16 States Are Ending Boosted Unemployment Benefits. Will Yours Be Next?

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Republican governors believe cutting unemployment benefits will force workers in their states into jobs that need to be filled.

Governors across the country have adopted the idea that the best way to fill jobs is to cut federal unemployment benefits to out-of-work Americans.

So far, 16 Republican governors have announced that their states are withdrawing from the federal government's supplemental unemployment benefits program. Americans eligible for state unemployment benefits will continue to receive them, but the federal boost of $300 per week (expected to last through Sept. 4, 2021) will end. Here's what we know as of today:

States Opting Out Governor Date Federal Supplement Employment Benefits End Maximum Weekly Benefit Amount
Alabama Kay Ivey June 19 $275
Arizona Doug Ducey July 10 $240
Arkansas Asa Hutchinson June 26 $451
Georgia Brian Kemp June 26 $365
Idaho Brad Little June 19 $448
Iowa Kim Reynolds June 12 $481
Mississippi Tate Reeves June 12 $235
Missouri Mike Parson June 12 $320
Montana Greg Gianforte June 27 $552
North Dakota Doug Burgum June 19 $618
Ohio Mike DeWine June 26 $480
South Carolina Henry McMaster June 30 $326
South Dakota Kristi Noem June 26 $414
Tennessee Bill Lee July 3 $275
Utah Spencer Cox June 26 $580
Wyoming Mark Gordon June 19 $508

The rationale

The GOP has never been wild about boosted benefits for unemployed Americans, even when their party held the majority. In May of 2020, former Senate Majority Leader Mitch McConnell said that Republicans were "going to have to clean up the Democrats' crazy policy that is paying people more to remain unemployed than they would earn if they went back to work." At the same time, McConnell promised that there would be no boosted unemployment benefits in the next stimulus bill. He did not get his way at the time, but it appears that his sentiment against enhanced benefits stuck with members of his party.

According to GOP governors, the problem is that it is more profitable for a worker to collect unemployment than to work in a low-wage job. As an example, here's how cutting the federal supplemental benefit will impact the average minimum wage worker in the state of Missouri:

Missouri Minimum Wage Per Hour Full-Time Employee (2,080 hours per year) Maximum Weekly Unemployment For Minimum Wage Employee Average Monthly Income From Missouri Unemployment Average Monthly Federal Supplemental Unemployment Benefit Average Monthly Income From Total Unemployment Benefits
$10.30 $21,424 $214 $927 $1,300 $2,227

After the federal supplemental benefit is discontinued on June 12, an unemployed minimum wage employee in Missouri will go from receiving $2,227 per month to $927 per month. The GOP position is that this will incentivize people back into the labor market.

It's unclear if eliminating boosted unemployment benefits will help

There's no doubt that some employers have encountered a problem hiring employees, but it's unclear if the problem is due to a labor shortage. Heidi Shierholz, director of policy at the Economic Policy Institute, points out that there continue to be far more unemployed workers than job openings. And one hallmark of typical labor shortages -- meaningful wage increases -- have not been offered.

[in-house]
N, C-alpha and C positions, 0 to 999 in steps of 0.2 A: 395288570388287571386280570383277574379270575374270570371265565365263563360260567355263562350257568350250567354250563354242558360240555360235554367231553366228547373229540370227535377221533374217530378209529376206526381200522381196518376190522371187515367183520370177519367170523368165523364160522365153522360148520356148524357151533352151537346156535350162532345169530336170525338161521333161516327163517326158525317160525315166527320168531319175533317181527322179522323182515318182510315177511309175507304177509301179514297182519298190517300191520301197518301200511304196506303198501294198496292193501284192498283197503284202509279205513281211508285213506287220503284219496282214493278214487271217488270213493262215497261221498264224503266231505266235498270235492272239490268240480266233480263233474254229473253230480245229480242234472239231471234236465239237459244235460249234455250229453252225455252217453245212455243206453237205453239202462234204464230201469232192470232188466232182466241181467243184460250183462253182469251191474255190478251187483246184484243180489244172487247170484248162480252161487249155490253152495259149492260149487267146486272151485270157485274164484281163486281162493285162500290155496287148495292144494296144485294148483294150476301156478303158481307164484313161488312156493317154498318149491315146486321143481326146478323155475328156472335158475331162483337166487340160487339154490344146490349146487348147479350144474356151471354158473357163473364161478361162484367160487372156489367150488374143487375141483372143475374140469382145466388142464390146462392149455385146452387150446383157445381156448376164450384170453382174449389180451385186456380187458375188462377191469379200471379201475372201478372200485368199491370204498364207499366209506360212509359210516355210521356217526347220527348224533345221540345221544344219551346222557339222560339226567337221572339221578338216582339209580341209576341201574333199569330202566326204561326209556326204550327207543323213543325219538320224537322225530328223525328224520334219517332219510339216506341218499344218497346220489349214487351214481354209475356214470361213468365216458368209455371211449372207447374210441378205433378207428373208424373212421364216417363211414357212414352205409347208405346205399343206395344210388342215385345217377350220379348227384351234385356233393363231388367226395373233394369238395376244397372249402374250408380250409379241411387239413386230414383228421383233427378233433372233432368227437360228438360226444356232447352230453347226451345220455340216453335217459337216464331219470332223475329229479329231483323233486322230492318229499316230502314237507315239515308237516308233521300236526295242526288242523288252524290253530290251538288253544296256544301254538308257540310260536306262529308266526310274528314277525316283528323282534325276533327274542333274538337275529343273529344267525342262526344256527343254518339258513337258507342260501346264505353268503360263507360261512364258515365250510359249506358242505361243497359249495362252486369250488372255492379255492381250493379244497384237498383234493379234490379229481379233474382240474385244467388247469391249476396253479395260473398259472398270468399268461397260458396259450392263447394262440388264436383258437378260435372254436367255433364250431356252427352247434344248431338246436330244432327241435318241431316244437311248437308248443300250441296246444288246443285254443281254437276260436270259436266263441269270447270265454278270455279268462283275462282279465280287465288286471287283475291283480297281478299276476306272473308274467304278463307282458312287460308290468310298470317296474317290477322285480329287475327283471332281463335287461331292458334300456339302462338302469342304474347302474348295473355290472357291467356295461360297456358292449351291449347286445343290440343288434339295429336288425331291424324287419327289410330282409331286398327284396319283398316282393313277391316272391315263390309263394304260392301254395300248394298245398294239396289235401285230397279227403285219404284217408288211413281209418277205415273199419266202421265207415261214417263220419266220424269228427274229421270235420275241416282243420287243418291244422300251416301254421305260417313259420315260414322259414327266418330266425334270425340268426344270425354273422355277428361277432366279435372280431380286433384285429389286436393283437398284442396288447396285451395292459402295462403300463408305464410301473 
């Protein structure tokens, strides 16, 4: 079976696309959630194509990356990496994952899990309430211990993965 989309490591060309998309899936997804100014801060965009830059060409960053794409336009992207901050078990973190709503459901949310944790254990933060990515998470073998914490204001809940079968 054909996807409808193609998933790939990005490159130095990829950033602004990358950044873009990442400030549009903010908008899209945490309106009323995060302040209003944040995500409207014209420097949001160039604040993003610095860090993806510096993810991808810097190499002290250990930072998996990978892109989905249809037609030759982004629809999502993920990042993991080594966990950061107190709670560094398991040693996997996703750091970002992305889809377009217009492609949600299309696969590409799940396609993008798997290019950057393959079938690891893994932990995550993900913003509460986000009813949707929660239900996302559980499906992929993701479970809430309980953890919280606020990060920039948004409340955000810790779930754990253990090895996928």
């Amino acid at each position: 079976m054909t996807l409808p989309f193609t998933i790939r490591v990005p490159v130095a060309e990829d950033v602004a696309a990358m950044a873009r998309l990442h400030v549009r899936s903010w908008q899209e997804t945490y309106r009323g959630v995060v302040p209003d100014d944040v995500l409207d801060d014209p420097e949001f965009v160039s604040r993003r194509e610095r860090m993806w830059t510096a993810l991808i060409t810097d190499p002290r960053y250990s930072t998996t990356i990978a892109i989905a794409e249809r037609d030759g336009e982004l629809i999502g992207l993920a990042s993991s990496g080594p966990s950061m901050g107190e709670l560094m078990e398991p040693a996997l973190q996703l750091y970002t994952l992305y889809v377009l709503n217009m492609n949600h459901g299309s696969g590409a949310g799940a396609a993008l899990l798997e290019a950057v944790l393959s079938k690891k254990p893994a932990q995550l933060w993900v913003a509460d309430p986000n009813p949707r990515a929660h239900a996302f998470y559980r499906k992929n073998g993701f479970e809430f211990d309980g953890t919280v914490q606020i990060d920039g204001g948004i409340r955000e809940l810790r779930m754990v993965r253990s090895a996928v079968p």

And that matters, especially when it comes to childcare. Consider a parent in Missouri, back in the workforce. The average cost of childcare for one child in Missouri is just over $10,000 per year. For a single parent who earns minimum wage, that's nearly 60% of their after-tax income. For two parents working minimum wage jobs, childcare for one child eats up 30% of after-tax income -- as long as they're not contributing to a retirement account or paying a portion of employer-sponsored medical insurance.

For employees pushed out of service-industry jobs like restaurants, there's also a sense of distrust. If an entire industry can be shuttered overnight, how much job security can they expect in the future?

In an interview with Eater.com, Matt Glassman, owner of the Greyhound Bar & Grill in Los Angeles, made a point about the so-called labor shortage. According to Glassman, the issue is more complicated than people not wanting to work. He talked about restaurants being one of the only public places customers can currently remove their masks and how fewer employees are willing to risk their health. There's no way to look at a person and know whether that person believes in vaccinations or is carrying the virus. Add that to the fact that limited capacity leads to lower tips, and one begins to understand the difficult decision would-be employees must make.

Time will tell

There are 27 states that currently have Republican governors, while Democrats lead 23 states. Given the number of Republicans following the lead of their party by cutting federal assistance to their constituents, it's easy to imagine that we'll hear more announcements concerning cuts to enhanced benefits over the next week or so.

We won't know until the smoke clears whether the GOP was right and their tactics directed workers back into the job market. In the meantime, millions of Americans are busy looking for ways to juggle bills and a dwindling bank account.

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